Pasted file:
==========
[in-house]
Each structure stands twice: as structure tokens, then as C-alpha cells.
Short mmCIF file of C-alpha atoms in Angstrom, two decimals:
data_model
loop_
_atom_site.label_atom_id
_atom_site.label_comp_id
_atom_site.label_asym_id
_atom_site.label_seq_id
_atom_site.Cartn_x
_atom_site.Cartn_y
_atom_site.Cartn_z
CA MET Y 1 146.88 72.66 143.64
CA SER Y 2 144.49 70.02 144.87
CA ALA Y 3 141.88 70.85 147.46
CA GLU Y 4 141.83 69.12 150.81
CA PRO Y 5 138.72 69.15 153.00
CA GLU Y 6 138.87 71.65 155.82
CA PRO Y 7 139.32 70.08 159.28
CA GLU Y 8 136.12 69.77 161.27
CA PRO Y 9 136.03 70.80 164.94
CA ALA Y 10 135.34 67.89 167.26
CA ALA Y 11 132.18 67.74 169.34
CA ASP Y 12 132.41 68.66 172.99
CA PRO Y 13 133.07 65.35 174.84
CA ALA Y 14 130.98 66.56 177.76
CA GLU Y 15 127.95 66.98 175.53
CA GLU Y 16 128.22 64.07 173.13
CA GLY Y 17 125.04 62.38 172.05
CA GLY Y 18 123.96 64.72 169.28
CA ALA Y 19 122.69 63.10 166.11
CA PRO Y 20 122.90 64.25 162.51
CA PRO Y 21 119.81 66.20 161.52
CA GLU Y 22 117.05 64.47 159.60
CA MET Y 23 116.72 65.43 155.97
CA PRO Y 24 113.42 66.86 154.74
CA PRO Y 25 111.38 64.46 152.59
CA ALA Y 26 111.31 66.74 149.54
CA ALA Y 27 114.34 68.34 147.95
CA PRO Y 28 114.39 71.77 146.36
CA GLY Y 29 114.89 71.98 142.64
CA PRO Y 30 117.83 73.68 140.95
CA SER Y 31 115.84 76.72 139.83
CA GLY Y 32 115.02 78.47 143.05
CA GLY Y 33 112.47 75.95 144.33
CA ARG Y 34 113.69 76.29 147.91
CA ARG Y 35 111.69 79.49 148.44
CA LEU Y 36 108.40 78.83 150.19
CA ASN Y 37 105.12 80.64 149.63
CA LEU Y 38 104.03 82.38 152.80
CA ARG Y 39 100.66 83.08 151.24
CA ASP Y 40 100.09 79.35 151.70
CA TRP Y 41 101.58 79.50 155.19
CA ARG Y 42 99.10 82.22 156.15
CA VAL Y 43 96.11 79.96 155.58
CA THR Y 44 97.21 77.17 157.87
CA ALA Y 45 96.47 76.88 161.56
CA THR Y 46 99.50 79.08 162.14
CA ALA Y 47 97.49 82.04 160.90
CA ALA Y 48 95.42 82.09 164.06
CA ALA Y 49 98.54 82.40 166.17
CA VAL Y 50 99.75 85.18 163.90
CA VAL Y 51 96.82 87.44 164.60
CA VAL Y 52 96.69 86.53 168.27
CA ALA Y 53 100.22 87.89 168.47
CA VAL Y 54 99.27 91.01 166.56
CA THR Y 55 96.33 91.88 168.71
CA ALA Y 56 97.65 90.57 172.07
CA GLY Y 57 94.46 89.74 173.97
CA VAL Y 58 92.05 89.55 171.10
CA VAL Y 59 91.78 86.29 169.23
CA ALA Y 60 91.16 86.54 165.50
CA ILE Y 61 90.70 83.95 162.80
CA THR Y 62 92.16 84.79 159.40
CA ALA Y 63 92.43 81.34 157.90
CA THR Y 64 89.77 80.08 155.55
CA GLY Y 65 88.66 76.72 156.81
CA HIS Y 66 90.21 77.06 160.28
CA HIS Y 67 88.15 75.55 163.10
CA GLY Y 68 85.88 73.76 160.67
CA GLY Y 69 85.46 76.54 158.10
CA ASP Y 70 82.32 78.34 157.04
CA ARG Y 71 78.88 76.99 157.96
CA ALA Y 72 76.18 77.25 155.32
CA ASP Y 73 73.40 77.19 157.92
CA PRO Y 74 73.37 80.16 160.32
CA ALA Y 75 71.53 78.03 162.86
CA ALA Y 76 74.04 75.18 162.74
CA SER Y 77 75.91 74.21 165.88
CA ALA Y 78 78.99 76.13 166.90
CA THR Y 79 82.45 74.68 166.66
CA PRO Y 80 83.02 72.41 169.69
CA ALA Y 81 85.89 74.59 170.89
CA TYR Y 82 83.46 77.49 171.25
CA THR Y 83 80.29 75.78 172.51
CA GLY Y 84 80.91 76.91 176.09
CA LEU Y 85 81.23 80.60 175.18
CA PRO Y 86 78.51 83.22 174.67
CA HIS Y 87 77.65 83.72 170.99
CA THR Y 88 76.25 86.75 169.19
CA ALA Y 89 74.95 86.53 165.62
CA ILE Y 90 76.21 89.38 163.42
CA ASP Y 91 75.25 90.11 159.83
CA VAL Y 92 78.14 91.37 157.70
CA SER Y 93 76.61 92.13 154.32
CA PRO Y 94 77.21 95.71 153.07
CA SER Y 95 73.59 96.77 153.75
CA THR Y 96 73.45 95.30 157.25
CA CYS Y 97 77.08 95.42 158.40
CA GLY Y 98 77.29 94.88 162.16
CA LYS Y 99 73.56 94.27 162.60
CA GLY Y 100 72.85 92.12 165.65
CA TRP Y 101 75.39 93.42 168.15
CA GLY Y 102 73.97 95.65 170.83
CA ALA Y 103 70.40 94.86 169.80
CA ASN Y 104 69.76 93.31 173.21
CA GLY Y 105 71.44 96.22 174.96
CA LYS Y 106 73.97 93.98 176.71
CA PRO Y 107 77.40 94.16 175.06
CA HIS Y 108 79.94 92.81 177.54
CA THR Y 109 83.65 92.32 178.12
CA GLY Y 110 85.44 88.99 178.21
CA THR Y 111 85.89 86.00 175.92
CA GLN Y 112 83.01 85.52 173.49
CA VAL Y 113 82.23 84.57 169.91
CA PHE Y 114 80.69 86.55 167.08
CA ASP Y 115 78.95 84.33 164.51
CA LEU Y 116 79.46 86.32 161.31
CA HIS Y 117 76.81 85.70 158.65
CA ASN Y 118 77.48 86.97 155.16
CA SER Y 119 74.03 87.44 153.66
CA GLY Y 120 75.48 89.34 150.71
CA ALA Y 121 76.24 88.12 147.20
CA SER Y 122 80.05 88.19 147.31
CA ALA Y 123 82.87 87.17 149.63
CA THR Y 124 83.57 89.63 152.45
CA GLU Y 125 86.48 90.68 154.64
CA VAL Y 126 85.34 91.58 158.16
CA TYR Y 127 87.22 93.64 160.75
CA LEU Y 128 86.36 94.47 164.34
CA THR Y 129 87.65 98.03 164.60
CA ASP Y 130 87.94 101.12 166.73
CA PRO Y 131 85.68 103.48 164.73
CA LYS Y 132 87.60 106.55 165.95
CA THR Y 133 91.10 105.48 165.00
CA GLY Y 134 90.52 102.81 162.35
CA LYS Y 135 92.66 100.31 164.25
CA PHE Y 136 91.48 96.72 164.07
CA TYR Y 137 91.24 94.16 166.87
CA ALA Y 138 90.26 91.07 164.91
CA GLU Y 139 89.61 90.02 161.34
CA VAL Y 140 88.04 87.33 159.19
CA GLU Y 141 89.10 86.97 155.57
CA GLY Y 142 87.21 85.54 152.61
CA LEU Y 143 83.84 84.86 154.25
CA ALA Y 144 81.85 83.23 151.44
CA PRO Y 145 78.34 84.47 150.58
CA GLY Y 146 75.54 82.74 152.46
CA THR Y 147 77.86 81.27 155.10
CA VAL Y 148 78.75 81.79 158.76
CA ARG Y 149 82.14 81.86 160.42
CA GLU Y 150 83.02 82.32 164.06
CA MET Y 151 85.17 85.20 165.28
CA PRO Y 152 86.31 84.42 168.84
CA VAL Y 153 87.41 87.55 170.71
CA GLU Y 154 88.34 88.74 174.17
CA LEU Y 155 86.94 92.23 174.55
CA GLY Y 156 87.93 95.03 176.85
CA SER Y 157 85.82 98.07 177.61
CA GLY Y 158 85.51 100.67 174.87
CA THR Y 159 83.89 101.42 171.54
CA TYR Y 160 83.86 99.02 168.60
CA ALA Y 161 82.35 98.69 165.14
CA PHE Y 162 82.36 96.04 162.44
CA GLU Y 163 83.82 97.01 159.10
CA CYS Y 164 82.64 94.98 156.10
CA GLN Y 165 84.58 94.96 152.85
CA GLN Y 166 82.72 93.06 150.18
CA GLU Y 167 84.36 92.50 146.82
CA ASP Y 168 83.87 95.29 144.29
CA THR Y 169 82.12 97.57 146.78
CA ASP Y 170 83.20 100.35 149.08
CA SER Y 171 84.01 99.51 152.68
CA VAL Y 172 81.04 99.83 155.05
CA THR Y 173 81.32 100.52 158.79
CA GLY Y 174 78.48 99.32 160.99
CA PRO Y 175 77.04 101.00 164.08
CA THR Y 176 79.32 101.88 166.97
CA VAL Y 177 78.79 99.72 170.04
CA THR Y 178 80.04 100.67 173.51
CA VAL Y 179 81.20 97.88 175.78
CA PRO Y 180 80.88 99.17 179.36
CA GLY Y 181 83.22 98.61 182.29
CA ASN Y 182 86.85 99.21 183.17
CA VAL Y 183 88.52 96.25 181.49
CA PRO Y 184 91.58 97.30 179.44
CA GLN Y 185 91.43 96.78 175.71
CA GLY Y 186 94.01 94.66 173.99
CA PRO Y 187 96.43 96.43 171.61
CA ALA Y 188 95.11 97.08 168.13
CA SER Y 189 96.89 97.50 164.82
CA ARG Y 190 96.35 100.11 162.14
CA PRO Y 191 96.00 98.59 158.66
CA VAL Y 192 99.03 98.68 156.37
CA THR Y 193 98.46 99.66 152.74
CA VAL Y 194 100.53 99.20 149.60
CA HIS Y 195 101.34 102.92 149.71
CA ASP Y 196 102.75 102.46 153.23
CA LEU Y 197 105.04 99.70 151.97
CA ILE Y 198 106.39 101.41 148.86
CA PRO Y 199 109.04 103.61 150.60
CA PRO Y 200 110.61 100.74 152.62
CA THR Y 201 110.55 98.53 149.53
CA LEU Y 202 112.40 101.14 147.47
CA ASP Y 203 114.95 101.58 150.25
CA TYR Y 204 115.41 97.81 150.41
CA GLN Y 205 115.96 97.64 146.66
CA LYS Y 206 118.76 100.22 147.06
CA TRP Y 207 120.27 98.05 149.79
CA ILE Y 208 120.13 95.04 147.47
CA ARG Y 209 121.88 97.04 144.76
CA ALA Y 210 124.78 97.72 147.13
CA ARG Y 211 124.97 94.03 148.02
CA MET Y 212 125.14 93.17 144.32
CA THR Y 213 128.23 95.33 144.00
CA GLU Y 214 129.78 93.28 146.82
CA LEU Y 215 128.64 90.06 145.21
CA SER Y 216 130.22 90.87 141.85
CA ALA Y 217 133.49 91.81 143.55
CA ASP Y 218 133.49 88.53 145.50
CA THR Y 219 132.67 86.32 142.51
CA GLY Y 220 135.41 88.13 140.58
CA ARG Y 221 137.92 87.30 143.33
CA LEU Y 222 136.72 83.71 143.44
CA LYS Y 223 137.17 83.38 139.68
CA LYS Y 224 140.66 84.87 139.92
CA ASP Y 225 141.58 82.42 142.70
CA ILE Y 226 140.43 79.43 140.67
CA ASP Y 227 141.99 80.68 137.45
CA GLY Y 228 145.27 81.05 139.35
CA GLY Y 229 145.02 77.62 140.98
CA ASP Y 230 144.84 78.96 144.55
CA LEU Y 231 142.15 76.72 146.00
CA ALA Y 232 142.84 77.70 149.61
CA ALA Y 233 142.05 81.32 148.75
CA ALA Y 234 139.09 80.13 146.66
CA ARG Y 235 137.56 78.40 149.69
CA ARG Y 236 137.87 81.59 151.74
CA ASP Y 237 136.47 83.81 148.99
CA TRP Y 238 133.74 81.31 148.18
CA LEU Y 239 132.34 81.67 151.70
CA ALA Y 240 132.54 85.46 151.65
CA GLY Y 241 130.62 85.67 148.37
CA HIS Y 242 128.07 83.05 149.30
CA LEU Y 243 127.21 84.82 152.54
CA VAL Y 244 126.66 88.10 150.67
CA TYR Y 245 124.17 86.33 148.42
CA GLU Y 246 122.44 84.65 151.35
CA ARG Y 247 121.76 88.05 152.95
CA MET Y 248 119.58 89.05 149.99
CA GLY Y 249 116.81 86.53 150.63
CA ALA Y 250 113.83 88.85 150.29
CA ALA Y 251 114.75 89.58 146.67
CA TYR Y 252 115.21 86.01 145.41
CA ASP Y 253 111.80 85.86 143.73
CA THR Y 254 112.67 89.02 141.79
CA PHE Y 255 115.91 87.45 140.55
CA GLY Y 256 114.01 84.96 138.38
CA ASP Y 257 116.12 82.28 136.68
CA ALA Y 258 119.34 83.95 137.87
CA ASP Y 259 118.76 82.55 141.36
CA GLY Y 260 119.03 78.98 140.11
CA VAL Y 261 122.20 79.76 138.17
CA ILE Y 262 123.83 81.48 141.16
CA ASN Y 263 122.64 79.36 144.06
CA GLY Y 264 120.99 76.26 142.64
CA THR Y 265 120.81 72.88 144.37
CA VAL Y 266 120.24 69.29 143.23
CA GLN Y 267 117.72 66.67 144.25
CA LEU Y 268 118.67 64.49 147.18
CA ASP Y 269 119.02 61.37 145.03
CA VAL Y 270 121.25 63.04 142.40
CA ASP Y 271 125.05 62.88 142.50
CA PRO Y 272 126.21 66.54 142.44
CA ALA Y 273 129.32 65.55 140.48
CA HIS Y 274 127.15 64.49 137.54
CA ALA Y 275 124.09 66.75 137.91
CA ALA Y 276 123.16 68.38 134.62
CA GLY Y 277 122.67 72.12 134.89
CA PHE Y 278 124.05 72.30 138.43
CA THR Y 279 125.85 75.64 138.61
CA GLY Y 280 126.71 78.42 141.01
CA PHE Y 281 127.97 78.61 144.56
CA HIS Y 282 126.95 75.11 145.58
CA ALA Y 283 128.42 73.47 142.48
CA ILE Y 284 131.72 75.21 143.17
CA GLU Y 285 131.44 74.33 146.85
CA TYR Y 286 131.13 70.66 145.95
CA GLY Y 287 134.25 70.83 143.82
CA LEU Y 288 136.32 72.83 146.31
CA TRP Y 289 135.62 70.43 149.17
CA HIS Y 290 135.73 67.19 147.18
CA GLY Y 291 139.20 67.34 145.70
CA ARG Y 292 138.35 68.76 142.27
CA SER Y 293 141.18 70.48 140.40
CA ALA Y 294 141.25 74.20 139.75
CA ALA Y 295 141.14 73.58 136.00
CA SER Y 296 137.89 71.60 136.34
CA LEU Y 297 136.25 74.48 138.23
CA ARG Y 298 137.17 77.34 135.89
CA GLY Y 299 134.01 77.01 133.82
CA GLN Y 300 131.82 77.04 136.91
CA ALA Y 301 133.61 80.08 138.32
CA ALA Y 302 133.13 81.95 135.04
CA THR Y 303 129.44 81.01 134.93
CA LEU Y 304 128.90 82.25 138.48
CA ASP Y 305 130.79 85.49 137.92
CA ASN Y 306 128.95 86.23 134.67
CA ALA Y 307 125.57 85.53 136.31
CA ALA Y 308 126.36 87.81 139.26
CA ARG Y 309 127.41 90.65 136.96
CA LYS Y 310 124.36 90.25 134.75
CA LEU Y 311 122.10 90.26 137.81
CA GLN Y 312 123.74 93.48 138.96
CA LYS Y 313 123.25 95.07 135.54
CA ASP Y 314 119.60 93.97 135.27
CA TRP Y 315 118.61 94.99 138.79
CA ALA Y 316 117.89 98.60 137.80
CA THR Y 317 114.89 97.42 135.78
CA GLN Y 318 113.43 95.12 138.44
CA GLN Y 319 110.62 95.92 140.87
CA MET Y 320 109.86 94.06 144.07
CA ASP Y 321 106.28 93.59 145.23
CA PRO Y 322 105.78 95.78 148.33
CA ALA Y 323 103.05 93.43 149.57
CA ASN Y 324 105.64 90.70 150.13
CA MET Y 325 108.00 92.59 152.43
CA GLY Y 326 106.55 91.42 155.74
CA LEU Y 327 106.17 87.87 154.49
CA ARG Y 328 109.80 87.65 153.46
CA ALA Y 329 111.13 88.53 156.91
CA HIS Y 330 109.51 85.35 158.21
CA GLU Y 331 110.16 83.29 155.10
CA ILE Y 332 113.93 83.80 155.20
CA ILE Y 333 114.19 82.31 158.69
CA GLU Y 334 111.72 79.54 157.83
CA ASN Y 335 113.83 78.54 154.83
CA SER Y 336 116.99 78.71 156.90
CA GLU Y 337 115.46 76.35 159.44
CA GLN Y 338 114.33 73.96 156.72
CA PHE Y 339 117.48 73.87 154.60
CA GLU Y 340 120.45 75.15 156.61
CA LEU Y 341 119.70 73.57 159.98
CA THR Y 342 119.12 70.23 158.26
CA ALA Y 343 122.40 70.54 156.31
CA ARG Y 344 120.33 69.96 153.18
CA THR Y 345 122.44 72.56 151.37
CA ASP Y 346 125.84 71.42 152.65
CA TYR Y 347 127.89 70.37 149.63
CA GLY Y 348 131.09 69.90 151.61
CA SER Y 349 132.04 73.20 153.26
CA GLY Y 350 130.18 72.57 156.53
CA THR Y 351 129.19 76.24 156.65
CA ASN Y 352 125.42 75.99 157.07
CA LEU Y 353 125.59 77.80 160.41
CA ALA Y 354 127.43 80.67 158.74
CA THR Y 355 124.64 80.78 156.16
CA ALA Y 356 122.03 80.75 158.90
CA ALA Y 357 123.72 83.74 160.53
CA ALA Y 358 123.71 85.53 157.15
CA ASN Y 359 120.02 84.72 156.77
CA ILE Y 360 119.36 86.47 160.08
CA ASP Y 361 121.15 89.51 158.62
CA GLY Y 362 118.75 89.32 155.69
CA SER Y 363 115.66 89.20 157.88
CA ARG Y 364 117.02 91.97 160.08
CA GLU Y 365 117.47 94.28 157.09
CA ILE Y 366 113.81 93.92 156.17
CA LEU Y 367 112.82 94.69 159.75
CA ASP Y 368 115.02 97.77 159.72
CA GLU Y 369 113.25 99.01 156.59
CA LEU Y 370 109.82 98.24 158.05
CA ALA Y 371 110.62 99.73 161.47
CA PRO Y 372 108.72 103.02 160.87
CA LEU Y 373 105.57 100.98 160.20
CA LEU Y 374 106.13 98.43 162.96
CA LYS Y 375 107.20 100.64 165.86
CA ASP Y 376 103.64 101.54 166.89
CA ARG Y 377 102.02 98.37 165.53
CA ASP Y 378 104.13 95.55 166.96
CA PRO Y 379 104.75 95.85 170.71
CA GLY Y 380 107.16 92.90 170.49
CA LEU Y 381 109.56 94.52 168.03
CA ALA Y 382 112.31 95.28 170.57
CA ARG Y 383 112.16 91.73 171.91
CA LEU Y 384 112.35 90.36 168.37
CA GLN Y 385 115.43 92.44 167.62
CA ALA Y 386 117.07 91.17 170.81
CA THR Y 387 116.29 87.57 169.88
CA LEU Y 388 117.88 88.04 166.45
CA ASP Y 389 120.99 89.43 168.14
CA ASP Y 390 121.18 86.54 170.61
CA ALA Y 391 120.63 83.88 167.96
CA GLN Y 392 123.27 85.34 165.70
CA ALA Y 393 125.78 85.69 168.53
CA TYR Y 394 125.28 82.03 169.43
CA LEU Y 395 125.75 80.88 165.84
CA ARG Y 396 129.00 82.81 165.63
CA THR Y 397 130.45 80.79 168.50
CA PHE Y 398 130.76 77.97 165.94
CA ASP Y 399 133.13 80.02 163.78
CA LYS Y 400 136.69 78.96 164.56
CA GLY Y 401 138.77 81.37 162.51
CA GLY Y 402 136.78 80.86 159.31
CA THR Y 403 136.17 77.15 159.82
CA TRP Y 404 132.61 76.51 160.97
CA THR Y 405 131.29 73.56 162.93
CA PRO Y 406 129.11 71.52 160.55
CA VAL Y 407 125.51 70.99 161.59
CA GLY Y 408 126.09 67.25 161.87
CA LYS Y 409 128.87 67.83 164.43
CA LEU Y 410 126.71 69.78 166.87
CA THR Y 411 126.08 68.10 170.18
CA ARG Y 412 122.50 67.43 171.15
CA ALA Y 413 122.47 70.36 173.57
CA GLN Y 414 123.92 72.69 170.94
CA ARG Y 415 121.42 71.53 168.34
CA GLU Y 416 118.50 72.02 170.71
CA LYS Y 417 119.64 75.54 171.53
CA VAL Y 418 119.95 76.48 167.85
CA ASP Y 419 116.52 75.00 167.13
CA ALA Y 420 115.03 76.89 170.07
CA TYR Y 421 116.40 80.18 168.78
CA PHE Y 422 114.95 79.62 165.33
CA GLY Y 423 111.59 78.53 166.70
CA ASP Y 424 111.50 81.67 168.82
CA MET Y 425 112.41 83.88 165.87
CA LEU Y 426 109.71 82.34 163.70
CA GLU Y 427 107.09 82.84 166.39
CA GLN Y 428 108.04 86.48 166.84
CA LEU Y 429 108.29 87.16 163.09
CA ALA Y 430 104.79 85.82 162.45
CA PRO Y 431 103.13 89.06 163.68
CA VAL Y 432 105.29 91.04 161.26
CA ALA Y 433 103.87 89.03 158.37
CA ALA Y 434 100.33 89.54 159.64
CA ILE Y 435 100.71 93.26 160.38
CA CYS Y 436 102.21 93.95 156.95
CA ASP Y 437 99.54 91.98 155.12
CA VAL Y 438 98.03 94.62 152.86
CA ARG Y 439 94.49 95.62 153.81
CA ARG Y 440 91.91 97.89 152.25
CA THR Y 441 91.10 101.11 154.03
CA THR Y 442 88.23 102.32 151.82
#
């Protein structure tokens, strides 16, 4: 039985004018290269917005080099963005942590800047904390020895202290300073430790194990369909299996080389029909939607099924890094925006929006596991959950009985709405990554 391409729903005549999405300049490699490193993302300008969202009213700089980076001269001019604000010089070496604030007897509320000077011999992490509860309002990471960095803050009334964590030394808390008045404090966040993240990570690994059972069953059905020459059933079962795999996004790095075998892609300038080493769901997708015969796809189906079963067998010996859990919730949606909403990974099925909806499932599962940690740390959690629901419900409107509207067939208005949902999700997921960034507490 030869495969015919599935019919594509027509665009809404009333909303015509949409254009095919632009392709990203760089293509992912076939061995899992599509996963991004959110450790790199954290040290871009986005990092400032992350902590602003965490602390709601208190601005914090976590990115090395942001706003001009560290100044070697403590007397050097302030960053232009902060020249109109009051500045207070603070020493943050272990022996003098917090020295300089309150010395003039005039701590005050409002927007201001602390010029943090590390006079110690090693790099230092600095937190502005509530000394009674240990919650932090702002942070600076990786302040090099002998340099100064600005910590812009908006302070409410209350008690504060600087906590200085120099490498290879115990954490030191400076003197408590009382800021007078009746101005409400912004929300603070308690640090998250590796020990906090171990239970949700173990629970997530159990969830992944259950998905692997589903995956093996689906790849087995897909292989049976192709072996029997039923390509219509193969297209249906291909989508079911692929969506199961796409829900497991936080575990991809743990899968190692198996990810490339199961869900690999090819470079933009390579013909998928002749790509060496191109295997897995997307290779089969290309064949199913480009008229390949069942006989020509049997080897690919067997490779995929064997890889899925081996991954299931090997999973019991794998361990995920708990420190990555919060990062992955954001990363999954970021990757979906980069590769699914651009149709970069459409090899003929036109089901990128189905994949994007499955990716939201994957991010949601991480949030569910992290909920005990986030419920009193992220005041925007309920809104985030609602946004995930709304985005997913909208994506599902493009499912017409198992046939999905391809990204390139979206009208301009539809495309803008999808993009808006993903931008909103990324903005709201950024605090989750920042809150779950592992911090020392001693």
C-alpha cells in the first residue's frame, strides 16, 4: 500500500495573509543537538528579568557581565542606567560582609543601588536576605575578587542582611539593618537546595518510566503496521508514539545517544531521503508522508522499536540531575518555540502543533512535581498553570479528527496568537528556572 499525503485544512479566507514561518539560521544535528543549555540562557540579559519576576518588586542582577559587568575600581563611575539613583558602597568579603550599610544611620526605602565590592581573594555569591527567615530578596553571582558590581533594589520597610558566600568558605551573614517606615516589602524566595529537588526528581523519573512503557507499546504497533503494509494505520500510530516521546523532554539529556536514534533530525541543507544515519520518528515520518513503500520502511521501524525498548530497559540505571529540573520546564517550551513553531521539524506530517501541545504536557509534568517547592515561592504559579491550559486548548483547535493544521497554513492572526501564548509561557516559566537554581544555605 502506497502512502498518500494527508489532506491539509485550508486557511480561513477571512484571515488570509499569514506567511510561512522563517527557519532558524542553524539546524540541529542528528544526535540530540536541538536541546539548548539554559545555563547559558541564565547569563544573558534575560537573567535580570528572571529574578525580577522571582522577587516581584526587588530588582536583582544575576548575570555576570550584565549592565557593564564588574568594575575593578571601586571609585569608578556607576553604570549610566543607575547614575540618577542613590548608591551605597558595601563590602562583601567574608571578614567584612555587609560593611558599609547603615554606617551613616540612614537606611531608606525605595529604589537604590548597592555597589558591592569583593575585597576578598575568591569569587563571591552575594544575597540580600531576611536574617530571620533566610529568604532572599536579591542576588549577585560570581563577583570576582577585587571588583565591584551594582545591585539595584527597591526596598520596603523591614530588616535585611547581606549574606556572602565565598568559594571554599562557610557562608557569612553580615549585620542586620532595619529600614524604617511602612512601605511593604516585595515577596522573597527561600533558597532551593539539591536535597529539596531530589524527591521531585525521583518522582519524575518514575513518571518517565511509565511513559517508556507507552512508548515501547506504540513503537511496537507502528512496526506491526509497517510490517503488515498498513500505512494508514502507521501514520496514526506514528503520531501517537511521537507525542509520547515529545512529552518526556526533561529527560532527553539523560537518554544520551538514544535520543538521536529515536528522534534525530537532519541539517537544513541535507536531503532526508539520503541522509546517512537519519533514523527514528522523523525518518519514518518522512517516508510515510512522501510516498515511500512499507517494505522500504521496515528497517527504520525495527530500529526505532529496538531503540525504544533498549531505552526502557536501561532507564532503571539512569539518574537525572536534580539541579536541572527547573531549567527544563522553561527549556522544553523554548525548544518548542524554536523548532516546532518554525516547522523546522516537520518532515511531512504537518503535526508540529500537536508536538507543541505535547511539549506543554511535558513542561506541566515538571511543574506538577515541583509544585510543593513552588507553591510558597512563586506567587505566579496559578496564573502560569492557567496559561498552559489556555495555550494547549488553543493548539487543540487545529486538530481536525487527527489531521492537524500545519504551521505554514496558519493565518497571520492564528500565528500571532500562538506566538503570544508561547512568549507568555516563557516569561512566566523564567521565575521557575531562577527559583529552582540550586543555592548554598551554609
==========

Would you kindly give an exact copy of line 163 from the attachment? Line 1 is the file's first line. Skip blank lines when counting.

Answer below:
CA MET Y 151 85.17 85.20 165.28